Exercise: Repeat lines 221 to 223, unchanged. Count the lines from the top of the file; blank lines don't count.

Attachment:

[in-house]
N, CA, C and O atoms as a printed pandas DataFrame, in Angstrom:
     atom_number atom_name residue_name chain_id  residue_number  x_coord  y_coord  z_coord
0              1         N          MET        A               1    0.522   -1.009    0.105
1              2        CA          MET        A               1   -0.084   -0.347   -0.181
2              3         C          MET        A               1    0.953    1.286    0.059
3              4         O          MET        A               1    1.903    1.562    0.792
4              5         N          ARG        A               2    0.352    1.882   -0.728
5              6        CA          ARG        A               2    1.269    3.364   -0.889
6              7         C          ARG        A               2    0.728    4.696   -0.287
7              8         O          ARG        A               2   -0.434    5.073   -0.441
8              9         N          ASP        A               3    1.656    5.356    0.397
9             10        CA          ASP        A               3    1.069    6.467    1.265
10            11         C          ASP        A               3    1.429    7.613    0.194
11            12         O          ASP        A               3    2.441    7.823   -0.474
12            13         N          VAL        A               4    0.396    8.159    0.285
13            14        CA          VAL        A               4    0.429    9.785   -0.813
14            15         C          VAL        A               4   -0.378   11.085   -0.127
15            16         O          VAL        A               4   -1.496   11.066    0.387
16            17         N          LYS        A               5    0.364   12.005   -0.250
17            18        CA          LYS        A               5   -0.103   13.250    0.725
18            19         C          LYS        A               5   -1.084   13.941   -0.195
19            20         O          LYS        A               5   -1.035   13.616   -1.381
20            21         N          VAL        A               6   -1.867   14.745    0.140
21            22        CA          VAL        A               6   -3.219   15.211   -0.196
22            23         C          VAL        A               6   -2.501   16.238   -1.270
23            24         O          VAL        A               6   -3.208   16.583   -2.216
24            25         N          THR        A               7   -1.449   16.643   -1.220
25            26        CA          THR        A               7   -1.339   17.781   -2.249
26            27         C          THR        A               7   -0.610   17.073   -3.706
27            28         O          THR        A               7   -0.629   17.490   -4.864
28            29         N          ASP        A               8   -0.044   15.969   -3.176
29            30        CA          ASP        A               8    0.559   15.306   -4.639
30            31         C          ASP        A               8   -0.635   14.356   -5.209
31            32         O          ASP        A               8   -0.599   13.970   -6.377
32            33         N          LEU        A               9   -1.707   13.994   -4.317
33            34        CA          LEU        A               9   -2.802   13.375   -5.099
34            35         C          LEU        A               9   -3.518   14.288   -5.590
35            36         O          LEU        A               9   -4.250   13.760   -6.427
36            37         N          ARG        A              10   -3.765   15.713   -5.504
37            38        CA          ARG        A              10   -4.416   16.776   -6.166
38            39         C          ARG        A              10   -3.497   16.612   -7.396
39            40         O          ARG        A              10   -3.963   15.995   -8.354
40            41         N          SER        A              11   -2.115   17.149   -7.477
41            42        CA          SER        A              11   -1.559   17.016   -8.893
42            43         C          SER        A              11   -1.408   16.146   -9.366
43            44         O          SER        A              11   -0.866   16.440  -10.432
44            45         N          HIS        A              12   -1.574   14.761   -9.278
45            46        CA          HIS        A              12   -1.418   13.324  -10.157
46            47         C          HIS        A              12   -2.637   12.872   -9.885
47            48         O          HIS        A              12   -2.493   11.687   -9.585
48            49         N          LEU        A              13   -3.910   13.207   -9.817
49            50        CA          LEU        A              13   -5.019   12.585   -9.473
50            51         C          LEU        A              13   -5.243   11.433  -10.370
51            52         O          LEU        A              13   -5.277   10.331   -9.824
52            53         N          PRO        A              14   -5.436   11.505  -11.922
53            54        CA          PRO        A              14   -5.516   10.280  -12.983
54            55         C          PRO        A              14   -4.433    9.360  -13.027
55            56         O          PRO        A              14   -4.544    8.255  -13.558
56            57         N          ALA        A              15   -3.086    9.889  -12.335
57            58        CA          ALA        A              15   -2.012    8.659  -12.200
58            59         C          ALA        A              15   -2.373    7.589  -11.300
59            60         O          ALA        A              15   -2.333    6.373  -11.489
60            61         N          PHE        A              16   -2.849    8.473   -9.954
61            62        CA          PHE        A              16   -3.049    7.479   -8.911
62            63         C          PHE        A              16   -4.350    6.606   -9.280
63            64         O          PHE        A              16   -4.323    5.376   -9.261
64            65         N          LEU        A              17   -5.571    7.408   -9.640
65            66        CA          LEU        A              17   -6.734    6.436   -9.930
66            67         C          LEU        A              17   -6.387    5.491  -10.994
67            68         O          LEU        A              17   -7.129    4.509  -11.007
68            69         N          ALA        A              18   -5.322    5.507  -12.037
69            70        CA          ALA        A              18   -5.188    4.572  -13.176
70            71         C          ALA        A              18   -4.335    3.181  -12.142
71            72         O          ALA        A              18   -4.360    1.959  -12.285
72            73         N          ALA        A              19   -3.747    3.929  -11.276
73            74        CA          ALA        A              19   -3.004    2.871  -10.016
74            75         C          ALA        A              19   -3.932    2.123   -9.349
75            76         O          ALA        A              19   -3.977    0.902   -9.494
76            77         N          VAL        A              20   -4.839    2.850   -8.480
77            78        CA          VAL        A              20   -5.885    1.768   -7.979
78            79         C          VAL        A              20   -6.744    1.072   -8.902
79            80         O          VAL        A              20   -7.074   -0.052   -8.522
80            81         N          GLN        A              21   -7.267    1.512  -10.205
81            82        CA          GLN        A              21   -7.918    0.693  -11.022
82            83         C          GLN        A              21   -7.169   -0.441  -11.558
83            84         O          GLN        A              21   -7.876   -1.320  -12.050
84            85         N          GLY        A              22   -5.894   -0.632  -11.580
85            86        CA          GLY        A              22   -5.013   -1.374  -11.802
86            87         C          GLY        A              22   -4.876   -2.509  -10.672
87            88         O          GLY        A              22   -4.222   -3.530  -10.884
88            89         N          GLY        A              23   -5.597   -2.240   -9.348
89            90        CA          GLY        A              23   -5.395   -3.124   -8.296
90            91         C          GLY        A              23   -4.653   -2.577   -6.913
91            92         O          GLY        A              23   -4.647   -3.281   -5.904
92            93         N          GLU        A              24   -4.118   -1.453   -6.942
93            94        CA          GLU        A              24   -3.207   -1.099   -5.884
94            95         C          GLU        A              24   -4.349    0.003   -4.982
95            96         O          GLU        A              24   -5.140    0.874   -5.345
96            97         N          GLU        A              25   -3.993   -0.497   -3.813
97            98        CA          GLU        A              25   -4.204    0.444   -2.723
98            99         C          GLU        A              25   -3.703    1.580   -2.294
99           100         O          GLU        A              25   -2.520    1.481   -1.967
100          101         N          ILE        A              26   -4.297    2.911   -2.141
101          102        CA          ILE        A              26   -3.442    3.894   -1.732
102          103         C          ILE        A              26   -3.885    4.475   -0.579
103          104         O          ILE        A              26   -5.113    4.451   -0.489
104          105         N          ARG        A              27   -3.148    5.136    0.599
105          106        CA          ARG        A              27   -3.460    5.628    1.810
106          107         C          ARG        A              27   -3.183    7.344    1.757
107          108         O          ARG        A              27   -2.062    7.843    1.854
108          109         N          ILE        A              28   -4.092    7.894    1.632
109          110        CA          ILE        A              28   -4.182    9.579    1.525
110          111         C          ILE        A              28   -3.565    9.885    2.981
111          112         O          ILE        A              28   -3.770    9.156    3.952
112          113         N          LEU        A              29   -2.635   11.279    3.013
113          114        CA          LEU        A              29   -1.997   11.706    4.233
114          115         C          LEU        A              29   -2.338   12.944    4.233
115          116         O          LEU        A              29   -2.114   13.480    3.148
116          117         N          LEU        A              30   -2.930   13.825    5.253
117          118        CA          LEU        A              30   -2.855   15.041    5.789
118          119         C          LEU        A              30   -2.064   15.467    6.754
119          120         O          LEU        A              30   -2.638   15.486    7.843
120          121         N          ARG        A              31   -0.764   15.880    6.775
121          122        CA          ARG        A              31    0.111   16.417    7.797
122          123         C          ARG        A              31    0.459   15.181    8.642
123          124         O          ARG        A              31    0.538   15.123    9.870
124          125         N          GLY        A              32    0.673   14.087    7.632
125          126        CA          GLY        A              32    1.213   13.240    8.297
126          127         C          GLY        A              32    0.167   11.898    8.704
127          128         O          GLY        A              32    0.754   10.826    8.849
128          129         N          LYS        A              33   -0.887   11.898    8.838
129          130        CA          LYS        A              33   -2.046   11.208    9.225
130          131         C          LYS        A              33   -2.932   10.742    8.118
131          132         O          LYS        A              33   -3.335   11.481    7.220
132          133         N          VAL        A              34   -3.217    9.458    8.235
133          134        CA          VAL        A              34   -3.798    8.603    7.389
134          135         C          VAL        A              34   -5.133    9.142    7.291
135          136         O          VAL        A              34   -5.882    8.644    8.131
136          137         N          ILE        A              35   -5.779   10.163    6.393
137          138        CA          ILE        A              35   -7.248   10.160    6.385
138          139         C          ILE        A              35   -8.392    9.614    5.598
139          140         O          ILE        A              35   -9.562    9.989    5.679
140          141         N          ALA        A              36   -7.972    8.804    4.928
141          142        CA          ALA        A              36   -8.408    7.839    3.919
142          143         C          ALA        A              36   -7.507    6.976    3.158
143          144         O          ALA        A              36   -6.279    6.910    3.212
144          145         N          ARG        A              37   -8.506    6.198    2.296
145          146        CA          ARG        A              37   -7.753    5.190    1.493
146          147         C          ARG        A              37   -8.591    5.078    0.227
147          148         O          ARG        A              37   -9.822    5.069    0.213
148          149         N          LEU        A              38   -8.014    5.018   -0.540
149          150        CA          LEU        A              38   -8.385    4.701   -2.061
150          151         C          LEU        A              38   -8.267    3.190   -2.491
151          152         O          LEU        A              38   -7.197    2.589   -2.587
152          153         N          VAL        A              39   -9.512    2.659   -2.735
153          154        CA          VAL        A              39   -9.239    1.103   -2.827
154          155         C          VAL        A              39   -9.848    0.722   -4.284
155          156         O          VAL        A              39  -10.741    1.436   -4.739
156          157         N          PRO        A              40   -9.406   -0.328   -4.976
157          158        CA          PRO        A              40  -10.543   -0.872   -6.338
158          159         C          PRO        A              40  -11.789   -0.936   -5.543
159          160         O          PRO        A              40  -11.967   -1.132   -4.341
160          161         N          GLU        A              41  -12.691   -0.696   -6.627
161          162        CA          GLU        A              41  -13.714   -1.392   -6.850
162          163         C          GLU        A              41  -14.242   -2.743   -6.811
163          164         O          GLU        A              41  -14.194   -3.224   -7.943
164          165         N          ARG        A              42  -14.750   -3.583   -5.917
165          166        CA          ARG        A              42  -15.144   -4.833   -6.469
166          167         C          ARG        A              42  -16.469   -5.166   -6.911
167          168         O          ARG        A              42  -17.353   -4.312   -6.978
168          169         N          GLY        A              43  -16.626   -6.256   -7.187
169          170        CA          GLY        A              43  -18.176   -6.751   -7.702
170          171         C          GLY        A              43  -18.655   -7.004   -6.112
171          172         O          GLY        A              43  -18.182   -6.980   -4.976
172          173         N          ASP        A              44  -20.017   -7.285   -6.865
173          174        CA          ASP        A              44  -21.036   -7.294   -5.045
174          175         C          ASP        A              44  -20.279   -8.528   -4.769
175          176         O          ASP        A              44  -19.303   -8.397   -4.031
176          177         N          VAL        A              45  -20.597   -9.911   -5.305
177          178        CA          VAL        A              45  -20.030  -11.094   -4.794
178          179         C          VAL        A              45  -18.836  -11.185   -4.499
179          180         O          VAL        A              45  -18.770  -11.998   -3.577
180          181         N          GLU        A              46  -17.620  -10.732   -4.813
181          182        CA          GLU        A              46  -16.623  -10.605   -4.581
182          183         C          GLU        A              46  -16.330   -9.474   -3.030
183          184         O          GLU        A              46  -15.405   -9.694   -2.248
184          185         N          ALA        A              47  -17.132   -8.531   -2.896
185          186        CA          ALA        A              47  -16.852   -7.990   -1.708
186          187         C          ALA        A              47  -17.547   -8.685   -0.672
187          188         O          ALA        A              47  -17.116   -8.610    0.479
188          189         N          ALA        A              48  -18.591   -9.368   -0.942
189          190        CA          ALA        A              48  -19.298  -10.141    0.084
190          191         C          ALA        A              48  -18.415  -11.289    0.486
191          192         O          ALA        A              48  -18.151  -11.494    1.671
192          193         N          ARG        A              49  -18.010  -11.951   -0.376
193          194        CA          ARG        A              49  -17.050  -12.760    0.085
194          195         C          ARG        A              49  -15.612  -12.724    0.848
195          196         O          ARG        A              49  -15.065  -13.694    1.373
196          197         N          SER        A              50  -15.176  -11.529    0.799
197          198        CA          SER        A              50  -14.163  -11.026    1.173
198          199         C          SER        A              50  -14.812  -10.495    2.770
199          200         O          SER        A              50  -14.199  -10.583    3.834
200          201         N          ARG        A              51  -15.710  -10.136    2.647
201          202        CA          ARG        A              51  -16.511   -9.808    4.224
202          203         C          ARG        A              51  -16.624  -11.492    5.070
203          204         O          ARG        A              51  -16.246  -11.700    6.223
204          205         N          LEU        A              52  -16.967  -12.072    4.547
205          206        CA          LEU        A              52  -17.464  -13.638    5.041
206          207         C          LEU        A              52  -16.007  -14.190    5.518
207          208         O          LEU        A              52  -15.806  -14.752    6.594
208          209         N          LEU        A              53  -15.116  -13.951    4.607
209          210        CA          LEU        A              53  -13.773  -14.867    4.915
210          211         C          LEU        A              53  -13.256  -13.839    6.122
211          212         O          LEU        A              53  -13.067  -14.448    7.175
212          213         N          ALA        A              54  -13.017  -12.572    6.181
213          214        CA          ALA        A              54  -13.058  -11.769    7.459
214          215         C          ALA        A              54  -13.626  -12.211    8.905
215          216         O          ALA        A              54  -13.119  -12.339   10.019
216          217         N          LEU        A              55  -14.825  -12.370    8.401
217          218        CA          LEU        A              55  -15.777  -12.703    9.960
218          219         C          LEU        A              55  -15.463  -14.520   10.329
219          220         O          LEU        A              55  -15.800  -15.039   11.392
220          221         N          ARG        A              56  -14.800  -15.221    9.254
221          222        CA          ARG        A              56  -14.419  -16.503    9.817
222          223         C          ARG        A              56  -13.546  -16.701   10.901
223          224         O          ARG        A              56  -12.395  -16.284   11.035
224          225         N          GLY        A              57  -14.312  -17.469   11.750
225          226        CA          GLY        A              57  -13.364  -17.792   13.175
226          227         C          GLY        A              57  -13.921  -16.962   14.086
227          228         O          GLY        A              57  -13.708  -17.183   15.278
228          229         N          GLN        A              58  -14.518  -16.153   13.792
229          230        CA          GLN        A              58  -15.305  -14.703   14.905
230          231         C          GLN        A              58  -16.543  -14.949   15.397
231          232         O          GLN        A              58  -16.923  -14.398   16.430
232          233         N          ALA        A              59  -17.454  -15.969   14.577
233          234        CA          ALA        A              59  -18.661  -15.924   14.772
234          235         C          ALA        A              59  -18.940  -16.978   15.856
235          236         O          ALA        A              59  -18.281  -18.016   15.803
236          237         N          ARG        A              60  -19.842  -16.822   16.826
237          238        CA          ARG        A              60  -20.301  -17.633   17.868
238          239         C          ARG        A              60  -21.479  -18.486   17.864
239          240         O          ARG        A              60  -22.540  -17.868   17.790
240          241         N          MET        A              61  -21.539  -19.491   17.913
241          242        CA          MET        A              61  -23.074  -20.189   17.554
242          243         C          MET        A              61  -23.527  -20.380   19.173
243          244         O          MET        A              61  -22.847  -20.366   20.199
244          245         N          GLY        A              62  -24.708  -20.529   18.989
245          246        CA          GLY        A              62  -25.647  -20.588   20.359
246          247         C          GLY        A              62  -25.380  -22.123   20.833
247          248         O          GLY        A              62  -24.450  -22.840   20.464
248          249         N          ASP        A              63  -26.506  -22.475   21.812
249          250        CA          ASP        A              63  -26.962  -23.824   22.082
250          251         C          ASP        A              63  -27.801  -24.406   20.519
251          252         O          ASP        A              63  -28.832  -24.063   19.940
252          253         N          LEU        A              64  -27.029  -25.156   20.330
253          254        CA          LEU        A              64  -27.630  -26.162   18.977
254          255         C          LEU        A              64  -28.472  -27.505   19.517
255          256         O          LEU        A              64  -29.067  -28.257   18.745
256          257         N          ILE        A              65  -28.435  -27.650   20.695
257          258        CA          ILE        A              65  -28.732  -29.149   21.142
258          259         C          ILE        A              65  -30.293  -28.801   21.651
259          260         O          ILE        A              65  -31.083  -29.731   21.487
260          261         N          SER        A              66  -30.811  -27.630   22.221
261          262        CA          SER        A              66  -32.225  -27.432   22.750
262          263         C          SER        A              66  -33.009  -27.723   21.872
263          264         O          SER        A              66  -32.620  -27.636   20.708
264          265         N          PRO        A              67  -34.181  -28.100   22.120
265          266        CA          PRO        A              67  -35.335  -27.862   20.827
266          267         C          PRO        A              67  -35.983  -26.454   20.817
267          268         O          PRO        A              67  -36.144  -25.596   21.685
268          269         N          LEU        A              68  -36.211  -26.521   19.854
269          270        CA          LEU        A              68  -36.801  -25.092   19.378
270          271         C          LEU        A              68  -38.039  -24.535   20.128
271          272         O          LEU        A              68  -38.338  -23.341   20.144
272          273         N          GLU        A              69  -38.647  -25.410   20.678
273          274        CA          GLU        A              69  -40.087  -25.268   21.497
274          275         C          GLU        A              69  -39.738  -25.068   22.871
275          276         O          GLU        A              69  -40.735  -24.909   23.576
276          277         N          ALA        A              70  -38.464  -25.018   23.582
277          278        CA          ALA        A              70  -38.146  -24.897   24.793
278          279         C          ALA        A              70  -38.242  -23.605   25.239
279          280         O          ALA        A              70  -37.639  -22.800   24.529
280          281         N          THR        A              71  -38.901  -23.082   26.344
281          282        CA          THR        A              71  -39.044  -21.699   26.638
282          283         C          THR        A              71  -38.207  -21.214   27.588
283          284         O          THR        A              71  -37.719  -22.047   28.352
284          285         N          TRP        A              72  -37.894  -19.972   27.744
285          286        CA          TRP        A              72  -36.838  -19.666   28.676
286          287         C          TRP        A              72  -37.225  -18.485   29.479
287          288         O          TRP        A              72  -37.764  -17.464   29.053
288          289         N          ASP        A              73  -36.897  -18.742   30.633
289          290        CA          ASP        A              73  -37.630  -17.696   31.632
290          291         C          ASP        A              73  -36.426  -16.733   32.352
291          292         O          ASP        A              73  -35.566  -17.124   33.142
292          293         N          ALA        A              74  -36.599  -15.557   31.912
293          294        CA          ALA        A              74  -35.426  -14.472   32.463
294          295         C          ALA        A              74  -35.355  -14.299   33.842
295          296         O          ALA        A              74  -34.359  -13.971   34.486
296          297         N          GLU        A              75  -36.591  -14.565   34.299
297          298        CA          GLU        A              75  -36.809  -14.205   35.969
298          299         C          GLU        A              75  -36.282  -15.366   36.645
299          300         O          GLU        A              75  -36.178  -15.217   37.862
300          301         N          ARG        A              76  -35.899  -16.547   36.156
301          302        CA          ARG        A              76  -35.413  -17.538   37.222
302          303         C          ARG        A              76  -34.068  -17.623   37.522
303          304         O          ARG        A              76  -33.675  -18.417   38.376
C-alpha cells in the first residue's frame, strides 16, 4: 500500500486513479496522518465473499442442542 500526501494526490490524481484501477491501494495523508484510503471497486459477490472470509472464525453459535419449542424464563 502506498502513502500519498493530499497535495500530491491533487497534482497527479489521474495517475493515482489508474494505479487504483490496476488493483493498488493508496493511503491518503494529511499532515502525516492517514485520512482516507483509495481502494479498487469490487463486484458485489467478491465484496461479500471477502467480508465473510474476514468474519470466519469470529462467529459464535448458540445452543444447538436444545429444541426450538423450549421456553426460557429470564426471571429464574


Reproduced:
217          218        CA          LEU        A              55  -15.777  -12.703    9.960
218          219         C          LEU        A              55  -15.463  -14.520   10.329
219          220         O          LEU        A              55  -15.800  -15.039   11.392